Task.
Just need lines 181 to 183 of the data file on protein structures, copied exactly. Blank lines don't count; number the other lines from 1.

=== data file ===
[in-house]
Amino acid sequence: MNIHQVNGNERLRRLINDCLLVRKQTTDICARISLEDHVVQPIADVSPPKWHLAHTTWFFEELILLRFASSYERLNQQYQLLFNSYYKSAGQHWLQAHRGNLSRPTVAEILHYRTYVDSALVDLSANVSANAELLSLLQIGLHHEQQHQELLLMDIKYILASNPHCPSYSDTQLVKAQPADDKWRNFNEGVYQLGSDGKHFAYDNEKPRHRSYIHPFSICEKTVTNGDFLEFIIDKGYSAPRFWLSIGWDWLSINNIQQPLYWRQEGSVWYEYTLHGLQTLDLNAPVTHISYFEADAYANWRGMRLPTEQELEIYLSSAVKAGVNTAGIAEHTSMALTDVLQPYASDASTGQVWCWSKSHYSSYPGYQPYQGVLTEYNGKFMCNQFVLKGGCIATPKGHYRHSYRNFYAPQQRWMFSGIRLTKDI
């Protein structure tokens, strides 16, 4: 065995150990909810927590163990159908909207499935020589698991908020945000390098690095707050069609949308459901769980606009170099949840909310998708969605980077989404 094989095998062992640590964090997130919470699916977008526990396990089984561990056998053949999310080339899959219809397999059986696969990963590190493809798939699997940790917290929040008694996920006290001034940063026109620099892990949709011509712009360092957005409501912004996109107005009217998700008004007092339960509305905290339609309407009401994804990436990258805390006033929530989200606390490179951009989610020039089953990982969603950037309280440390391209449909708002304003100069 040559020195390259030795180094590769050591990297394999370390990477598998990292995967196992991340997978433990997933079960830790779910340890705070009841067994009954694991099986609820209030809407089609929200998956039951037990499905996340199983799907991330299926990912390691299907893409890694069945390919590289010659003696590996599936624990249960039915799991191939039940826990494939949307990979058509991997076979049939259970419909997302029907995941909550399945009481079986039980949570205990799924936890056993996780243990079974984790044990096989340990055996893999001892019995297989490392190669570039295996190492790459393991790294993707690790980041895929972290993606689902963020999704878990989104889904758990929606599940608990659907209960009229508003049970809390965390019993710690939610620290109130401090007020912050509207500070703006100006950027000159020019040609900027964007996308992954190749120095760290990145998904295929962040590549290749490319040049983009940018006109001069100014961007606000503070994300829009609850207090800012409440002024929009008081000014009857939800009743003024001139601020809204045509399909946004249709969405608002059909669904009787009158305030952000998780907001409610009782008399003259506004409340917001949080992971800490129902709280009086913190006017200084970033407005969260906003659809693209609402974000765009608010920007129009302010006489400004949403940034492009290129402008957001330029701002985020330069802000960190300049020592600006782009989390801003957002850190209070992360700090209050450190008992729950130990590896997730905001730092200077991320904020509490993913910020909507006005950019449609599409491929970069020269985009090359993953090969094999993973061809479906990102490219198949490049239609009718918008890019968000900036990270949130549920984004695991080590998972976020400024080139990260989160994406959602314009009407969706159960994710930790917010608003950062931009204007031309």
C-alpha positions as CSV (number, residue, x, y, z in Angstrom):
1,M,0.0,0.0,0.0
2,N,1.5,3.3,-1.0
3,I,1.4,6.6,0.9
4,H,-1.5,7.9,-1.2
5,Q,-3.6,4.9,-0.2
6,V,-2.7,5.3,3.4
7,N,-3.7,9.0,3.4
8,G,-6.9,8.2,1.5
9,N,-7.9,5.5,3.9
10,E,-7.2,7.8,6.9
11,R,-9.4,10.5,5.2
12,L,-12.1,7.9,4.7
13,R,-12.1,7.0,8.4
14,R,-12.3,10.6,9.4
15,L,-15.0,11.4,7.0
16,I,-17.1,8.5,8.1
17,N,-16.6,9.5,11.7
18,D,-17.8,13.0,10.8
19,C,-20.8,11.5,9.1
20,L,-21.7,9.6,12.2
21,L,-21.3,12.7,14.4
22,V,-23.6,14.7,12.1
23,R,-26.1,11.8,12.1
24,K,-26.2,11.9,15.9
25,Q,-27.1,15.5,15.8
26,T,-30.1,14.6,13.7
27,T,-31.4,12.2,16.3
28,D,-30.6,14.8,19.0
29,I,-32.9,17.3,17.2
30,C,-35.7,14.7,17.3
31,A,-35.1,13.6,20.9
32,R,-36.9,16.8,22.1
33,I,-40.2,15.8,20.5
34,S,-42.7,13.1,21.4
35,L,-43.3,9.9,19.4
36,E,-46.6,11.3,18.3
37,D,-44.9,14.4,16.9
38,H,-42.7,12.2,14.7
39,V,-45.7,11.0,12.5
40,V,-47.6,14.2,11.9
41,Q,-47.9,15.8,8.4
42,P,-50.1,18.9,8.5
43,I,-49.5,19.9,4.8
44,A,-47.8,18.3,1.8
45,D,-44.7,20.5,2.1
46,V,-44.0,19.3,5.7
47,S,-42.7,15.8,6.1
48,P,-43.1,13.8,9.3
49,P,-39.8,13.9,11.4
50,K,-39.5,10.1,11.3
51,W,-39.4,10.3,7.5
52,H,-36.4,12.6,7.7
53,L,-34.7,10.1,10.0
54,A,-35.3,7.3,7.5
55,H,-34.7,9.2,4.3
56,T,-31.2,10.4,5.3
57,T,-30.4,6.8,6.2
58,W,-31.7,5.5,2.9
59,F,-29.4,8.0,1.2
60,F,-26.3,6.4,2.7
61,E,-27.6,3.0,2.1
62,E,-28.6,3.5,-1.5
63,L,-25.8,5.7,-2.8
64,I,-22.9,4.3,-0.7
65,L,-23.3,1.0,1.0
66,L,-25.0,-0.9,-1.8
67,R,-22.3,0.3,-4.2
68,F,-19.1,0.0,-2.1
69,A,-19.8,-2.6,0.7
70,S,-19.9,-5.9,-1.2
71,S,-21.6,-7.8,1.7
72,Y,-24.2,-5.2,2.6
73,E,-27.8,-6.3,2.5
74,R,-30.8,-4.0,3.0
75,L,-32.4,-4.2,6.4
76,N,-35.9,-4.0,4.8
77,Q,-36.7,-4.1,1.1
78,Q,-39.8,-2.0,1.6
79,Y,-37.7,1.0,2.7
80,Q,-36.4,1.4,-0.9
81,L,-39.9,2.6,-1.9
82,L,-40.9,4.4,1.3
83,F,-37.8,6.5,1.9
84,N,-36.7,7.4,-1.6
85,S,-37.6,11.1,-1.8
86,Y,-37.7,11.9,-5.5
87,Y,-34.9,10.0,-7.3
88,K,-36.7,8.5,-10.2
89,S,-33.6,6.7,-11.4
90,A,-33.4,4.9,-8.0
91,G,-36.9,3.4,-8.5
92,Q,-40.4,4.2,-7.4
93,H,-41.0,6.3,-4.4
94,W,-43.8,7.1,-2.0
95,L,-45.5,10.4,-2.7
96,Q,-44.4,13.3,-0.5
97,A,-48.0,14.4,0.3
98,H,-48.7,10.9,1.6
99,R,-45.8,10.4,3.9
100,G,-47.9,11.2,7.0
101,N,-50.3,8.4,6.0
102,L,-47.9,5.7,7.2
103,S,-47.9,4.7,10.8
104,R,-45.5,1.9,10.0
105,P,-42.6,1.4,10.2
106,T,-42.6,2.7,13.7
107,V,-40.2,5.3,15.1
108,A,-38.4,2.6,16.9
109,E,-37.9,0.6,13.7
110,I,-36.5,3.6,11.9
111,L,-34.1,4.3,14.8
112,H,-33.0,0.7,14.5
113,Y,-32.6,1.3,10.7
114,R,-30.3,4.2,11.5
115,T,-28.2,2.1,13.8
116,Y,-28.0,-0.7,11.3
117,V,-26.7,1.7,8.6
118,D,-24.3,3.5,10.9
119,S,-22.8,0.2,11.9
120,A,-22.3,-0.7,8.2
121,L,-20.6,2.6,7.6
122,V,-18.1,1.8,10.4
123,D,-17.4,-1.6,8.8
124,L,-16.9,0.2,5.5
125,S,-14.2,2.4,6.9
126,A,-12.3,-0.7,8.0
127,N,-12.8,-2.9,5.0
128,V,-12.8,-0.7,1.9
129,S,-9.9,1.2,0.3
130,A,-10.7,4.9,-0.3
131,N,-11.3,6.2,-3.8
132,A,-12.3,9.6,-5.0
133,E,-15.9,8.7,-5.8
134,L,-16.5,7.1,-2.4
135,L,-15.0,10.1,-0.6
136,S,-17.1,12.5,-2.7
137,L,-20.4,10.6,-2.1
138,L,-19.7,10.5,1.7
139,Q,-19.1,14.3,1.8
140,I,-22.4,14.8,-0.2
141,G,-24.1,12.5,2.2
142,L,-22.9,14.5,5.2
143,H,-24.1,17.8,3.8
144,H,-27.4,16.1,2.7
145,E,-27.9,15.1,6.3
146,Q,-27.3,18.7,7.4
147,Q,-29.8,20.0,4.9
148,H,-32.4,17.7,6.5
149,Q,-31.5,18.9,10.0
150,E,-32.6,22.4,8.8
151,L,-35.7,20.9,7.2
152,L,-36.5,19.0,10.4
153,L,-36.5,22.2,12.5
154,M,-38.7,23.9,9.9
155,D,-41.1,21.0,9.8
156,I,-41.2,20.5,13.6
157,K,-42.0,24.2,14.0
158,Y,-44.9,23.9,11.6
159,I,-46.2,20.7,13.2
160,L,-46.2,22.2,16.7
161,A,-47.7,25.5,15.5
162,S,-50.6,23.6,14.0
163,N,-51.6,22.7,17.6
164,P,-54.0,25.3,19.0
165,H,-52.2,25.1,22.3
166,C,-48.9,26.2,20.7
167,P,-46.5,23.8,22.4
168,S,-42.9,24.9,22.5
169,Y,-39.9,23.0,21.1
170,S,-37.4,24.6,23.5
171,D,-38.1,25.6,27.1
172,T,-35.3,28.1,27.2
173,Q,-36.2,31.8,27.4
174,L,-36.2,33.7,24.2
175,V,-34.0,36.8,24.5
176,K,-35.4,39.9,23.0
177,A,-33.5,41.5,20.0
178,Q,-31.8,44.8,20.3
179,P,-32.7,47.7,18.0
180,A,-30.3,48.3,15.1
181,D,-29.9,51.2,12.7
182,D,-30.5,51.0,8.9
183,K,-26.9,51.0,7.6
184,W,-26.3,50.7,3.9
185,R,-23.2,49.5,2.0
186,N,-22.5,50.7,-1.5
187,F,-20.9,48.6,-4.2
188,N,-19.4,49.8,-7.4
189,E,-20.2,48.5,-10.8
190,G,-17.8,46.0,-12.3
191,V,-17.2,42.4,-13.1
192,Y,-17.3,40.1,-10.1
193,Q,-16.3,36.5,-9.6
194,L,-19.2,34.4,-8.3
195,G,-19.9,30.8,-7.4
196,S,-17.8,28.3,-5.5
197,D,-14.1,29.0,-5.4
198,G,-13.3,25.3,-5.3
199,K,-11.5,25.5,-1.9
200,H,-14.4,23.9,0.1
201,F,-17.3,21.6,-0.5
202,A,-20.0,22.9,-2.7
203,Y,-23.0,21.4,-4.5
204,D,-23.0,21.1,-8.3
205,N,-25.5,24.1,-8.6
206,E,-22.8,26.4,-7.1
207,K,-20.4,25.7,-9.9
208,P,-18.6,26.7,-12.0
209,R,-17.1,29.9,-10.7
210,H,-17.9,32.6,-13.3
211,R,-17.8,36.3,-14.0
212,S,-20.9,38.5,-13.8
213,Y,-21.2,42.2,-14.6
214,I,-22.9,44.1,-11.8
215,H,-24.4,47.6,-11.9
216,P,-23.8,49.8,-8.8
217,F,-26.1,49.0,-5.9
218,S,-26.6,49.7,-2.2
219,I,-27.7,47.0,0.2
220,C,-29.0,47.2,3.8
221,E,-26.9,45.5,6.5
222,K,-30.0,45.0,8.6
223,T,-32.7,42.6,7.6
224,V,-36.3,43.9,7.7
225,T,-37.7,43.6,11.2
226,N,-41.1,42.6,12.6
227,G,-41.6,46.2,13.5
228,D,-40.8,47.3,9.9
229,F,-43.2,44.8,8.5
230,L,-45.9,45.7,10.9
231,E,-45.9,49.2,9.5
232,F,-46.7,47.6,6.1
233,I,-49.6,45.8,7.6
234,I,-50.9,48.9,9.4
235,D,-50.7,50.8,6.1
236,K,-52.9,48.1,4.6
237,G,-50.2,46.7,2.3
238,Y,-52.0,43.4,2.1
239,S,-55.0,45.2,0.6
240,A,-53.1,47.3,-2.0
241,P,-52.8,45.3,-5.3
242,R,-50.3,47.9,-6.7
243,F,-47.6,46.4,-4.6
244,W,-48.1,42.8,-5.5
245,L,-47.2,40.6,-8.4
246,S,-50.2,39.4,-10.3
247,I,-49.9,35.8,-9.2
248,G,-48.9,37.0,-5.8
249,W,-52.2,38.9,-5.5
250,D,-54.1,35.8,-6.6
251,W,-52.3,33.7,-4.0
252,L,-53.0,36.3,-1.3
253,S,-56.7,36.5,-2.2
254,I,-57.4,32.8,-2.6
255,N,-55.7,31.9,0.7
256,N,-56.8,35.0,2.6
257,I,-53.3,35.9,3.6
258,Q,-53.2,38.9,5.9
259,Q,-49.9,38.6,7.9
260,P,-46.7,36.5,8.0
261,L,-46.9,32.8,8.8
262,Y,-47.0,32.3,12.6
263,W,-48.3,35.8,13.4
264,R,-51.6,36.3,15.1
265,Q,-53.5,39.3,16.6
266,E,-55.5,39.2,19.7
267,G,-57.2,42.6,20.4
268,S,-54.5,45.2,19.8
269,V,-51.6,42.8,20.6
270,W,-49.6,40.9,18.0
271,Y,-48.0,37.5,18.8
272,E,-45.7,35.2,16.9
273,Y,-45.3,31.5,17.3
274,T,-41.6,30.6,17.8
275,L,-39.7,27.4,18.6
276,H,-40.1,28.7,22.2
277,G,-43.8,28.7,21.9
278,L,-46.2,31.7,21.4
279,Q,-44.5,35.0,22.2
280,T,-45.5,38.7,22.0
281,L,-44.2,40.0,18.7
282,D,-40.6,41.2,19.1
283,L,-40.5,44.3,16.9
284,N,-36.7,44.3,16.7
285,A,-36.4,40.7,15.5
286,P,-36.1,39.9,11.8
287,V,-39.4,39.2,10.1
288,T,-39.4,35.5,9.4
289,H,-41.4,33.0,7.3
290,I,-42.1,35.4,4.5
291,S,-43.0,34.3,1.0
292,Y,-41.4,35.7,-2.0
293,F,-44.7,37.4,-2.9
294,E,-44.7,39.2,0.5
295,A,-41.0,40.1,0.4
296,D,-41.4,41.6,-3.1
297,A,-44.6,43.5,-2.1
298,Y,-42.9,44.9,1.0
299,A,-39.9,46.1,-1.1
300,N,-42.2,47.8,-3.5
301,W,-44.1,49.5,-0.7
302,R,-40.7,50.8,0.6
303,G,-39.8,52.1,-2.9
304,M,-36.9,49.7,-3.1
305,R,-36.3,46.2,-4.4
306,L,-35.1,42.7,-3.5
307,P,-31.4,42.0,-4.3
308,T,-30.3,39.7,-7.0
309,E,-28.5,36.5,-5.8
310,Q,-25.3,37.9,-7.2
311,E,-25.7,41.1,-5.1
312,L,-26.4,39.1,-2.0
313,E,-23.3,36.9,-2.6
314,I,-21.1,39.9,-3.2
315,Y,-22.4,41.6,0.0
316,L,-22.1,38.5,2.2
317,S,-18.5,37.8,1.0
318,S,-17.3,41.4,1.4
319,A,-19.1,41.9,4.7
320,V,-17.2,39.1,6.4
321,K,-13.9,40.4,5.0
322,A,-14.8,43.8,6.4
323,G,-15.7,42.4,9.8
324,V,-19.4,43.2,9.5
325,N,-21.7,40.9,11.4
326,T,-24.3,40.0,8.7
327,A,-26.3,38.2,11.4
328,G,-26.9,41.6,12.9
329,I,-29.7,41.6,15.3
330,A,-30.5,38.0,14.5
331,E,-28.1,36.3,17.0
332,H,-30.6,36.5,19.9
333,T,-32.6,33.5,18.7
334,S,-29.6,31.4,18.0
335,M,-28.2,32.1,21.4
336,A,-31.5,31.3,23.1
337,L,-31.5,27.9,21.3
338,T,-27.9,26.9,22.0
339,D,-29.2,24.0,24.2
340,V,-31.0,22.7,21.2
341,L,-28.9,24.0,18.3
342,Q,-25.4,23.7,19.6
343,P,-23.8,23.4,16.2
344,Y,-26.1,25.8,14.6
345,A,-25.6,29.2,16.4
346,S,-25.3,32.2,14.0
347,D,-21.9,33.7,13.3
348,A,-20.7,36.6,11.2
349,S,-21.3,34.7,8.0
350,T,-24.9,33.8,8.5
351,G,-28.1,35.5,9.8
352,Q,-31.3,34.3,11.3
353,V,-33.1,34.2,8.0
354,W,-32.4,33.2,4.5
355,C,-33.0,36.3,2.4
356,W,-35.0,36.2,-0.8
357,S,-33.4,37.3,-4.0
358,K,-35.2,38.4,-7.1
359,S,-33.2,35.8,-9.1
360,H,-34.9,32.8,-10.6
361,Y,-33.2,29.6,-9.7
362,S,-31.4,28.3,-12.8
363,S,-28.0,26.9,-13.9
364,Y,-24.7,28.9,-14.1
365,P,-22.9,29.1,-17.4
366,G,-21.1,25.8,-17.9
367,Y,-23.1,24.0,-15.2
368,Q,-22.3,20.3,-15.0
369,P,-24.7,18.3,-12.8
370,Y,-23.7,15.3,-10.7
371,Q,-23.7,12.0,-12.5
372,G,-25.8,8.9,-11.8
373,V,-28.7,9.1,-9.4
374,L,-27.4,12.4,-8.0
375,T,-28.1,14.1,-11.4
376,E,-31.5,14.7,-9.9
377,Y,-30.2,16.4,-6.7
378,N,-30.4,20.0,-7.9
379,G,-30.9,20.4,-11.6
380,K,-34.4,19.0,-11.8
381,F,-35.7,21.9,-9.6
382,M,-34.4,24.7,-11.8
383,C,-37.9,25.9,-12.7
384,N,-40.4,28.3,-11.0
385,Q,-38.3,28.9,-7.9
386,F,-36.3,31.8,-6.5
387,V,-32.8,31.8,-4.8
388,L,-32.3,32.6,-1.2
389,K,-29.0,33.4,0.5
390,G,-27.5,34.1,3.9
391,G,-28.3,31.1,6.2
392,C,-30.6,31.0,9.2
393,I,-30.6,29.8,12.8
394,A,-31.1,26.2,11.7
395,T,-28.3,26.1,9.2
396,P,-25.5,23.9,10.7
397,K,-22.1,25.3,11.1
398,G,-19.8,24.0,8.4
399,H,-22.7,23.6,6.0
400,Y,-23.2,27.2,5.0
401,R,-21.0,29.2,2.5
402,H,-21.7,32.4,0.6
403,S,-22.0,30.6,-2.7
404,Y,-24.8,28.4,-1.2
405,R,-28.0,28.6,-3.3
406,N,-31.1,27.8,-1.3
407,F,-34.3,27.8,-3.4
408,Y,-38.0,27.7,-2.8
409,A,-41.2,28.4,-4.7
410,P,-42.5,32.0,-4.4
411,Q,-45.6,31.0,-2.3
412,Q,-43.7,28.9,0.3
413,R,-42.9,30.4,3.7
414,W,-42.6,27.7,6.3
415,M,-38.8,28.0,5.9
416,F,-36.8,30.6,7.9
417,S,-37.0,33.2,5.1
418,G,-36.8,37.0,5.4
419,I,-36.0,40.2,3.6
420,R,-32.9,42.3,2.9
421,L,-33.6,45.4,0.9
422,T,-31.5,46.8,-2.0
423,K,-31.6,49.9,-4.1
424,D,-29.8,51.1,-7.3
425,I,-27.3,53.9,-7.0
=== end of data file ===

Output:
177,A,-33.5,41.5,20.0
178,Q,-31.8,44.8,20.3
179,P,-32.7,47.7,18.0